IT WAS THE DREAM JOB. IT WOULD BECOME HER WORST NIGHTMARE.
‘So clever and original . . . from the first gripping page to the last shocking twist’ ERIN KELLY, author of He Said/She Said
'Ruth Ware just gets better and better. The Turn of the Key is her most compelling and addictive to date; I read this in a two sitting frenzy, barely able to turn the pages fast enough' Lisa Jewell, author of The People Upstairs
When Rowan stumbles across the advert, it seems like too good an opportunity to miss: a live-in nanny position, with a very generous salary. And when she arrives at Heatherbrae House, she is smitten by the luxurious ‘smart’ home fitted out with all modern conveniences by a picture-perfect family.
What she doesn’t know is that she’s stepping into a nightmare – one that will end with a child dead and her in cell awaiting trial for murder.
She knows she’s made mistakes. But she’s not guilty – at least not of murder. Which means someone else is…
'Will hold you captive until the brilliant ending' SHARI LAPENA, author of Someone We Know
Full of chilling menace and sinister secrets, The Turn of the Key is a gripping modern-day haunted house novel that will keep you reading through the night.
Everyone loves Ruth Ware’s binge-worthy psychological thrillers:
‘The queen of creepy crime’ Metro
‘Eerie and tense, this left me so spooked that I slept with the light on!’ Prima
‘Powerfully atmospheric, unguessably twisty…I devoured it’ Louise Candlish, bestselling author of Our House
‘Dark and dramatic...part murder mystery, part family drama, altogether riveting’ A.J. Finn, author of The Woman in the Window
'Creepy, engrossing, and oh-so-hard to put down' JP Delaney, author of The Girl Before
‘One of the best thriller writers around’ Independent
‘Agatha Christie meets The Girl on the Train’ The Sun
‘Dark, unsettling, brilliant’ HEAT
‘Deliciously dark and spooky’ Sunday Mirror
APPLE BOOKS REVIEW
In The Turn of the Key, the Victorian ghost story gets a fantastic 21st-century update when a haunted house is crossed with a smart home. We know we can’t trust our narrator, Rowan Caine, who buried some secrets and told a few lies to land a nanny job at a mysterious Scottish estate. But it’s the technology that terrifies: Cameras are everywhere, and the lights, music, and curtains have minds of their own, making the mystery Ruth Ware cooks up involving the death of a child all the more skin-prickling. As the story continued to unravel through Rowan’s jail-cell letters, we hardly knew who—or what—to believe.
Ware's excellent psychological thriller, as the title suggests, references Henry James's The Turn of the Screw. It includes a nanny alone, a house that appears to be haunted, and children who aren't quite what they seem. But Ware hauls the story into the 21st century by making the technology of today as menacing as the story's isolated location, a Scottish estate., Rowan Caine, a young woman with secrets, stands accused of murdering one of the four children in her care while serving as a nanny. But which child died under her care, what brought Rowan to Scotland in the first place, and what were the events that led up to that fateful event? The answers to those questions slowly reveal themselves, with each answer resulting in a myriad of new questions., Unhappy in her job at a London daycare center, Rowan answers an advertisement for a live-in nanny, one with a very generous salary, for architects Bill and Sandra Elincourt. Even before traveling north to interview for the job, Rowan immediately discovers the first of many warning signs that maybe the position is too good to be true: four predecessors have all walked off the job in the last year. As a result, that promised salary comes in the form of a lump-sum bonus only after she's completed her term of service. She also learns that the enormous house where the family lives has been wired to be smart in every way, with an Alexa-on-steroids program called Happy that manages the most mundane of daily activities turning on lights, making lists while also ensuring that privacy is a thing of the past., Once Rowan arrives in Scotland, she quickly wins over Sandra, whose claims to be less than enamored of the house's technology prove to be less than genuine. Then Bill and Sandra announce they need to leave her alone with the children while they work on a major project, and those children are not enthralled by the new nanny. Ware does a good job of creating tension through the vastness of the house and grounds, bringing in elements such as a nasty housekeeper, a handsome handyman with an agenda, a walled poison garden, and an attic filled with secrets., But above all, Ware skillfully lays the bread crumbs to the novel's satisfying conclusion without dropping too many hints or duping the reader. She presents Rowan as a woman making questionable decisions, and, by the end, provides a reason for each of those decisions, if not a justification. The final section not only pulls together the plot's many threads but also leaves readers with one final, haunting question, one that will stay with them long after they turn the last page. , Agatha Award finalist Edwin Hill is the author of Little Comfort.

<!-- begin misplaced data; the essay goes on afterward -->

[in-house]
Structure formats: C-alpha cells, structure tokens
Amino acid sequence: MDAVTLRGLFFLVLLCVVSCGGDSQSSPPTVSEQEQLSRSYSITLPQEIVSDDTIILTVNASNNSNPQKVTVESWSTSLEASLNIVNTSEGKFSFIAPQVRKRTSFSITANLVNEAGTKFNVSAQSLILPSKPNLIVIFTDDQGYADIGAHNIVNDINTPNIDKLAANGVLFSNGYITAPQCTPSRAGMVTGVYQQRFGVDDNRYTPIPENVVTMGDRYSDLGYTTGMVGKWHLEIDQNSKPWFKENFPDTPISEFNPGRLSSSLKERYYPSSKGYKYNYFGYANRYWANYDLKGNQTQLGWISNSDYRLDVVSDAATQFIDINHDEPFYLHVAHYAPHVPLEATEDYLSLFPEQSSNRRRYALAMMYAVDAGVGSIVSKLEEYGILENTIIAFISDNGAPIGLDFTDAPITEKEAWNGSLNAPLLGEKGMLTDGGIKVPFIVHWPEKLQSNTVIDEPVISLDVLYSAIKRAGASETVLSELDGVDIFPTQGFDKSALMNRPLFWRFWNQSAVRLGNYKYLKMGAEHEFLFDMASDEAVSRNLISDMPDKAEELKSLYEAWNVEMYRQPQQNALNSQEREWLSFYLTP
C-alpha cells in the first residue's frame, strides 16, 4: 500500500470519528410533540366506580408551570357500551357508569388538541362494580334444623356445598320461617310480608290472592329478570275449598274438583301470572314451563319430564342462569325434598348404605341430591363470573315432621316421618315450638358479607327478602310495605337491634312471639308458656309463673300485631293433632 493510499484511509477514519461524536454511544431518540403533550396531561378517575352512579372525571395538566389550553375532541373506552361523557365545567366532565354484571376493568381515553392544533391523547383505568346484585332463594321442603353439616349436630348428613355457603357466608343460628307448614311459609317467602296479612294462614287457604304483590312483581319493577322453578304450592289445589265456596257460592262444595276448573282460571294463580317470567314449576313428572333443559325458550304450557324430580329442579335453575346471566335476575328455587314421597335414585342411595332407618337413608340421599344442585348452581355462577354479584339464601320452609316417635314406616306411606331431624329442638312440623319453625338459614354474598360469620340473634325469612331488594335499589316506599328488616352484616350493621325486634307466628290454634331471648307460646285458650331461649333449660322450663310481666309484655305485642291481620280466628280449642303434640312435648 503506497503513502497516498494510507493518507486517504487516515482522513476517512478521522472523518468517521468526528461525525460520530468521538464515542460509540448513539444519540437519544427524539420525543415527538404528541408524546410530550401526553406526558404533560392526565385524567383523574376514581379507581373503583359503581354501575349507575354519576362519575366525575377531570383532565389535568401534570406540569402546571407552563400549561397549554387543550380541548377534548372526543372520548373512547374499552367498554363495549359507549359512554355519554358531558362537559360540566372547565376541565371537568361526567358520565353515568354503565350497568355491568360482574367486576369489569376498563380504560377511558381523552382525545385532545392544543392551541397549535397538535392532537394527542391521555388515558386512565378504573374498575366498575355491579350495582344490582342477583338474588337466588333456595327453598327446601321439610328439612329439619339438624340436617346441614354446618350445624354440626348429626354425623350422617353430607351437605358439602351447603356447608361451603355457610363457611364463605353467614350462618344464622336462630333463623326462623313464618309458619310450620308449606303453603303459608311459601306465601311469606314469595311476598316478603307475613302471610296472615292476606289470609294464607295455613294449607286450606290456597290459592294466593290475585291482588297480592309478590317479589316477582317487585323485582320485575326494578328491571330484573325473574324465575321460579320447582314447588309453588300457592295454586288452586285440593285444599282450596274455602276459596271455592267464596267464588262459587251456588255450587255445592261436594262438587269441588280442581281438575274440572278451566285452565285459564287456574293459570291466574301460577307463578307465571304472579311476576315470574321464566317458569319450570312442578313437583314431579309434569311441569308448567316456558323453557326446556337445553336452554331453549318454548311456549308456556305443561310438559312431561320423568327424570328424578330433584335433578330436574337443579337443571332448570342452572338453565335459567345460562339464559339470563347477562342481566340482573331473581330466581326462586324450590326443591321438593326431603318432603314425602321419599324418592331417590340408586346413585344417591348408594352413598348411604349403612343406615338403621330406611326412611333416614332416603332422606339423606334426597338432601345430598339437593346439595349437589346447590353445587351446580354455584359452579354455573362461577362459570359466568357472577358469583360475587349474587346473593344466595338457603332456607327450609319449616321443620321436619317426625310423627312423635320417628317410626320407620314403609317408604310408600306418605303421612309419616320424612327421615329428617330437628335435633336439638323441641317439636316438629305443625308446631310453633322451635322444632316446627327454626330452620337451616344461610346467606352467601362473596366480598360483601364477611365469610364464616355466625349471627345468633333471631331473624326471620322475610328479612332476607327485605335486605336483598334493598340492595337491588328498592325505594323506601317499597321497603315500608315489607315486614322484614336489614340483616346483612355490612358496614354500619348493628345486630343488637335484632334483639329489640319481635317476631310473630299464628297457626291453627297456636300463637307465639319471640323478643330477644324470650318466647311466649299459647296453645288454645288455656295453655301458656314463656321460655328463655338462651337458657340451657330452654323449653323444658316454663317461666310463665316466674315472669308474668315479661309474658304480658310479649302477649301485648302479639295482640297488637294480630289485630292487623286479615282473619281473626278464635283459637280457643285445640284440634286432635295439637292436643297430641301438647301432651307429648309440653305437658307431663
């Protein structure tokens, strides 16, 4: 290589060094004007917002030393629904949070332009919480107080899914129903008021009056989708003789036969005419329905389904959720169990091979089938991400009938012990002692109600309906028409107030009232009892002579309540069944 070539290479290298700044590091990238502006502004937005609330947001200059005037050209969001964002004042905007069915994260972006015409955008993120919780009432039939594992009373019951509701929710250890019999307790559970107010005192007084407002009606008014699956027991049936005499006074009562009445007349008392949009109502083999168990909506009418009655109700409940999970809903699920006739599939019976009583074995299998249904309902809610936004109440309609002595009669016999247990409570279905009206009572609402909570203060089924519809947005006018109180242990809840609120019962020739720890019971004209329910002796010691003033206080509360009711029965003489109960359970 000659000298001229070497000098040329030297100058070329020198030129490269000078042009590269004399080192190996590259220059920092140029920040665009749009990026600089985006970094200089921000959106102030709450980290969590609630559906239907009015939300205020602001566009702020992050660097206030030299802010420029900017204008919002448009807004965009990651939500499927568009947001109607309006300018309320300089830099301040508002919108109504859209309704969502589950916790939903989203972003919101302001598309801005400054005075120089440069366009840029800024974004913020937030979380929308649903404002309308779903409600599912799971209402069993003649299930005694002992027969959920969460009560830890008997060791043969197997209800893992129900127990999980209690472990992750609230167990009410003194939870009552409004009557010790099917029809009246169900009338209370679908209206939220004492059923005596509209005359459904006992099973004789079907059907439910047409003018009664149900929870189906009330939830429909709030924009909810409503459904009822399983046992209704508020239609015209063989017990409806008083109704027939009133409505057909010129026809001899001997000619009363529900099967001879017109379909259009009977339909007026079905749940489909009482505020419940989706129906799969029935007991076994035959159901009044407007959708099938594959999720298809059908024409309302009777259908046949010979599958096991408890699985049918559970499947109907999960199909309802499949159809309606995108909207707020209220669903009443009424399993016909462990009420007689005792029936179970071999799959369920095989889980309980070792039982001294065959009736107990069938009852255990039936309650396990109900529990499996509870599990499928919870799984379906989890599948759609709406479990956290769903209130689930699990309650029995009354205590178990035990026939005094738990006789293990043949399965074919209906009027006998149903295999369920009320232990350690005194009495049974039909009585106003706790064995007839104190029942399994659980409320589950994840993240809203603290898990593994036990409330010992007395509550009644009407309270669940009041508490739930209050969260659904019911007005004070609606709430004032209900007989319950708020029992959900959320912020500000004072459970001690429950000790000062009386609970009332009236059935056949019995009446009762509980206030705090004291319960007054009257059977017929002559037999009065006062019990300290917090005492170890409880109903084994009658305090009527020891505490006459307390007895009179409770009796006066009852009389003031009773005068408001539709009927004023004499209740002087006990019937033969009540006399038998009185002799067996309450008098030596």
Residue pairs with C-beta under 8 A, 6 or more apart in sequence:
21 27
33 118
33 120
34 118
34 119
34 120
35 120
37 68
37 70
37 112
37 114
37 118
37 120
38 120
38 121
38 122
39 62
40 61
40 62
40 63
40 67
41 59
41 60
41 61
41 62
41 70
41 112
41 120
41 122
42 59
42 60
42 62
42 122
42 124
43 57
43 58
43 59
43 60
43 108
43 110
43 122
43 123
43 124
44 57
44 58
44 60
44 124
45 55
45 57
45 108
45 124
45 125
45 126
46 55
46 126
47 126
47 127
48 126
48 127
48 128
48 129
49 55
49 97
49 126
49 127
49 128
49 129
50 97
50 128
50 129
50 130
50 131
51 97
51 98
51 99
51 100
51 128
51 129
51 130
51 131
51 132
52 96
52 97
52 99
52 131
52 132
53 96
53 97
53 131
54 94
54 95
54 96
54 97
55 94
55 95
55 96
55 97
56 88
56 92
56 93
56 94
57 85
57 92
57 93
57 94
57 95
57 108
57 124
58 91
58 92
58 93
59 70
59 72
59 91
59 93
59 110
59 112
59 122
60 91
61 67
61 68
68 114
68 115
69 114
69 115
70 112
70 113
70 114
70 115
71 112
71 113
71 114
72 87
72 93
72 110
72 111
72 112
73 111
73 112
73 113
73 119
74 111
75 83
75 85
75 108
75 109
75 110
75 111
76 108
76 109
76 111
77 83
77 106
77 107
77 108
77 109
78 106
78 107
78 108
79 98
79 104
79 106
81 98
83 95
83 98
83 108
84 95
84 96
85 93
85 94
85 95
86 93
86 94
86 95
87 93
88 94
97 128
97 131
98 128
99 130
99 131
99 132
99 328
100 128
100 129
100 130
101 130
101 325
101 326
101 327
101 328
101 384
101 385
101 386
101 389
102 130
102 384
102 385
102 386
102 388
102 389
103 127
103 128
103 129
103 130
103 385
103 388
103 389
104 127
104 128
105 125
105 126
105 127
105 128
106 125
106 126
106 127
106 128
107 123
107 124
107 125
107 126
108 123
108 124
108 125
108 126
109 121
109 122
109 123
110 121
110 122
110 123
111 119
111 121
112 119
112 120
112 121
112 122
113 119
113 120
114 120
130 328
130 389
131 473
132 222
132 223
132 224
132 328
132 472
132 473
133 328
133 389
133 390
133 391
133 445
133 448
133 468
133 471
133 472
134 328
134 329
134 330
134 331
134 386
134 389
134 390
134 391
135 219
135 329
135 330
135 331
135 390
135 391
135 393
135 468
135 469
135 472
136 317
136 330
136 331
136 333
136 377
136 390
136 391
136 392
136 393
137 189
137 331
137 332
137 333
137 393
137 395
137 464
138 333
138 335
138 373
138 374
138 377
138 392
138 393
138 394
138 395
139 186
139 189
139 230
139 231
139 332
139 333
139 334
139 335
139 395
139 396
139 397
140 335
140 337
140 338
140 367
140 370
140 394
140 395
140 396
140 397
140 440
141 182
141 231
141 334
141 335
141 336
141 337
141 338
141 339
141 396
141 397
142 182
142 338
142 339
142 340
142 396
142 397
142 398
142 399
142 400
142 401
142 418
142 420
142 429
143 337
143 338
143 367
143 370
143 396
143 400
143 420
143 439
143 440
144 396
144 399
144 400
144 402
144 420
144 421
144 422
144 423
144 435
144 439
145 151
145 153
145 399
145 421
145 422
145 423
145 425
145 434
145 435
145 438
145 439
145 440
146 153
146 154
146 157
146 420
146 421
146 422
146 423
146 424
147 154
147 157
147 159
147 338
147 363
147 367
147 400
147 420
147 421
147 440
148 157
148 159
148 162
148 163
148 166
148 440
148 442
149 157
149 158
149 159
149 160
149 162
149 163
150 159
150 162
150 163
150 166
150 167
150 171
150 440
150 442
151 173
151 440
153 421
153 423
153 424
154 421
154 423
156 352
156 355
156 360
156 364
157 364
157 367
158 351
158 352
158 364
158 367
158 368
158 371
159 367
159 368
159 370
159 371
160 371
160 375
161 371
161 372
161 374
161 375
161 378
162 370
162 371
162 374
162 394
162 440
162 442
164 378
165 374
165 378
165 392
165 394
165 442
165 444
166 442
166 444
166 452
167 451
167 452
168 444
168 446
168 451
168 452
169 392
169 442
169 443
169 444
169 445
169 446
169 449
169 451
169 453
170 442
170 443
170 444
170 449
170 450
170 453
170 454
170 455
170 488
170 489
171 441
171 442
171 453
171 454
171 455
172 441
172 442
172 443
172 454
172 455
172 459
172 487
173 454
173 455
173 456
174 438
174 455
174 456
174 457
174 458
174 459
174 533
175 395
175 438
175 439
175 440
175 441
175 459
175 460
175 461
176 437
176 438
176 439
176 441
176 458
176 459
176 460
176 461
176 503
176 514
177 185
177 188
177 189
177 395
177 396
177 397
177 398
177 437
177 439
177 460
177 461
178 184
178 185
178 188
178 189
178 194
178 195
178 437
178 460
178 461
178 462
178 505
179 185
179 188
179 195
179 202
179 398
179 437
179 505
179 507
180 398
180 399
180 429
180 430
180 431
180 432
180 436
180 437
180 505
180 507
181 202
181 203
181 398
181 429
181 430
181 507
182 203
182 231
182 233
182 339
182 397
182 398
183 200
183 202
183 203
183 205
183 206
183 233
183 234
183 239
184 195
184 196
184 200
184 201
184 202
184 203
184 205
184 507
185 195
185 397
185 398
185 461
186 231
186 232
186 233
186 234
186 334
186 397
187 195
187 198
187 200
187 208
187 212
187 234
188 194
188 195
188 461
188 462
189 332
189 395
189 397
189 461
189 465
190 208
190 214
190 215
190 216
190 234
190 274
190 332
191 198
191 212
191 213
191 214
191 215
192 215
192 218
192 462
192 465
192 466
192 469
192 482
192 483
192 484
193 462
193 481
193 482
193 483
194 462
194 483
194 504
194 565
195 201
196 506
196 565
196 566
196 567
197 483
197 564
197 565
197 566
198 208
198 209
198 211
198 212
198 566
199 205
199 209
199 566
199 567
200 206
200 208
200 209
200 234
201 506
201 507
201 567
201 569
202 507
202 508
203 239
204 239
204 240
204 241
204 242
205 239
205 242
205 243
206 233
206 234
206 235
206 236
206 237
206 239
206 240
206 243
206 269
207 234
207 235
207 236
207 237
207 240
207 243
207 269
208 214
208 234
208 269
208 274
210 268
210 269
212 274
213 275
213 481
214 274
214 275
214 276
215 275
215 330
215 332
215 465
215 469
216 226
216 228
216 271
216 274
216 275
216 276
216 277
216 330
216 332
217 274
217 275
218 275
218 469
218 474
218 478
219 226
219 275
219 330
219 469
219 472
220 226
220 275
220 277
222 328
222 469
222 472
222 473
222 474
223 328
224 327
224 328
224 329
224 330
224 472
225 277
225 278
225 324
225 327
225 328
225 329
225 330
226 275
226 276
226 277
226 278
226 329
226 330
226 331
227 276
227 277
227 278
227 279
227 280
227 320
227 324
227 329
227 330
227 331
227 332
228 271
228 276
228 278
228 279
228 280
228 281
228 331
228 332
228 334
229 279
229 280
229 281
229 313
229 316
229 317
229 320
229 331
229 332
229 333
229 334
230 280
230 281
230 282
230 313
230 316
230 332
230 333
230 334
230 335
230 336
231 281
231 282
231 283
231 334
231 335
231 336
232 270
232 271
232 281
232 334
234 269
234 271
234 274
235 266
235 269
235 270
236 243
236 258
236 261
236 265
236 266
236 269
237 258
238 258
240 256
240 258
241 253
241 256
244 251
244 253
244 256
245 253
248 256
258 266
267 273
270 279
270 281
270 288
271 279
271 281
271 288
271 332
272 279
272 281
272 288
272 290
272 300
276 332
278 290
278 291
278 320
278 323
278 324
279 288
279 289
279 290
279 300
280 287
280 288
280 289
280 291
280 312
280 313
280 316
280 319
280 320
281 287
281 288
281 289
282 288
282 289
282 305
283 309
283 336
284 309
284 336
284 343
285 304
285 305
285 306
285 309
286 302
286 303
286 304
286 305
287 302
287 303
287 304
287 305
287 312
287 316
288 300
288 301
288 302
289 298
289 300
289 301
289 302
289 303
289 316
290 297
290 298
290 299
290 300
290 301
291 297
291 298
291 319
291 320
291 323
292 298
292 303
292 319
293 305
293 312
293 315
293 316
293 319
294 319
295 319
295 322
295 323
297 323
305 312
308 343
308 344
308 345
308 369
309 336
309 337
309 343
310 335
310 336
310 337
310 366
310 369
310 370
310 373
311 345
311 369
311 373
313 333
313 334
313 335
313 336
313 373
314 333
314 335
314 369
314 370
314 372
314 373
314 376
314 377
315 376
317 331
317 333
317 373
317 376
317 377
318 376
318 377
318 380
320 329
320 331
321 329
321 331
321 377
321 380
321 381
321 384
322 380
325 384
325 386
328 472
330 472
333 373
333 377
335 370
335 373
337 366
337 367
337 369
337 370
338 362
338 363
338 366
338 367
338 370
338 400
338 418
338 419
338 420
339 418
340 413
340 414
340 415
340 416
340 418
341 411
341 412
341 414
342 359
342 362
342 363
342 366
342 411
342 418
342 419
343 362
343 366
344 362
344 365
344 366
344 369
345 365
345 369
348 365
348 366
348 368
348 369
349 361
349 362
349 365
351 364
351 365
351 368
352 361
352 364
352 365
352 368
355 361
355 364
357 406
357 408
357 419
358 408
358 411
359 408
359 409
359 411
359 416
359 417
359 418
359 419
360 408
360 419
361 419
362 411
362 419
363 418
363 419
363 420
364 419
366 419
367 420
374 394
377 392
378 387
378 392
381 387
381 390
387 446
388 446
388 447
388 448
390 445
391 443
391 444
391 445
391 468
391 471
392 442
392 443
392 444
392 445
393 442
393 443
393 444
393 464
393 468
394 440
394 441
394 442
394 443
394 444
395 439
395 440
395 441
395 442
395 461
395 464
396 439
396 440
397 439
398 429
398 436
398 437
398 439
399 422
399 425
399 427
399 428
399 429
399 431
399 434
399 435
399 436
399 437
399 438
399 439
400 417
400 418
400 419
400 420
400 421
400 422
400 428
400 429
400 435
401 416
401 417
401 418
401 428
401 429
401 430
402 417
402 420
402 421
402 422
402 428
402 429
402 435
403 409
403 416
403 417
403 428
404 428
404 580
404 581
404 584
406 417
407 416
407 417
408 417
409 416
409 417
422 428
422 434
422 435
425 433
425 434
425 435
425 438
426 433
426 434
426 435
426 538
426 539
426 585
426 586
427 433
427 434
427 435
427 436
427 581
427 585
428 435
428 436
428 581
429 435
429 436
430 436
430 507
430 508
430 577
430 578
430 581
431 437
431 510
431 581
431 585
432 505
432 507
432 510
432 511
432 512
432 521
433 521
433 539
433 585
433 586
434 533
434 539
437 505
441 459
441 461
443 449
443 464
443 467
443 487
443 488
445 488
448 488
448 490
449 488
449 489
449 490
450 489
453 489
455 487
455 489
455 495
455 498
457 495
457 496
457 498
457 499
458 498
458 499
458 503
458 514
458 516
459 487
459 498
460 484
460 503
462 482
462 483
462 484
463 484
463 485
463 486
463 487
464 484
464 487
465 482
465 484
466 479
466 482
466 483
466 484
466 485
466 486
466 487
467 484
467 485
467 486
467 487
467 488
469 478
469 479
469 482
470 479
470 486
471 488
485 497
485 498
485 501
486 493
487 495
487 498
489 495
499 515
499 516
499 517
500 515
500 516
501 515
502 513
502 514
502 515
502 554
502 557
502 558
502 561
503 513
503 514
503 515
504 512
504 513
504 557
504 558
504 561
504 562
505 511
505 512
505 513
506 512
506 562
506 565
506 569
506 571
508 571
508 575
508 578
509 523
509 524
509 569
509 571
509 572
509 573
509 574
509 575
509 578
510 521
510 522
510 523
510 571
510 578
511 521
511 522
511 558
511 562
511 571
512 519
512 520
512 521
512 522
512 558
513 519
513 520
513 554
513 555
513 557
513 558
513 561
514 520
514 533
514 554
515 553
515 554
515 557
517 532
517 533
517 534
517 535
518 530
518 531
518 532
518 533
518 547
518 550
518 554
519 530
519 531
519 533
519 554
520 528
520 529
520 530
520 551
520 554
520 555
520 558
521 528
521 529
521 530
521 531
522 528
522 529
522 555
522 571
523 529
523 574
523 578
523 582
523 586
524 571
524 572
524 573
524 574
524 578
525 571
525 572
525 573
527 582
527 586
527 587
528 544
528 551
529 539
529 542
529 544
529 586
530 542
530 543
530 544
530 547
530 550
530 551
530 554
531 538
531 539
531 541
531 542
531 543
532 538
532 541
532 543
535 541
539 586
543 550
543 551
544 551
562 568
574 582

Customer ReviewsSee All
Turn of the key - worth reading
Could not put this down! Loved it!!
Kept me hooked
Really enjoyed this book. Had butterflies durning the spooky bits. Twists in the plot that I didn’t see coming. Very gripping. Ending left me needing to know more.
Another good read
Another brilliantly written book by ruth ware. A real on the edge of the seat read. Very descriptive and well written. A Thoroughly enjoyable read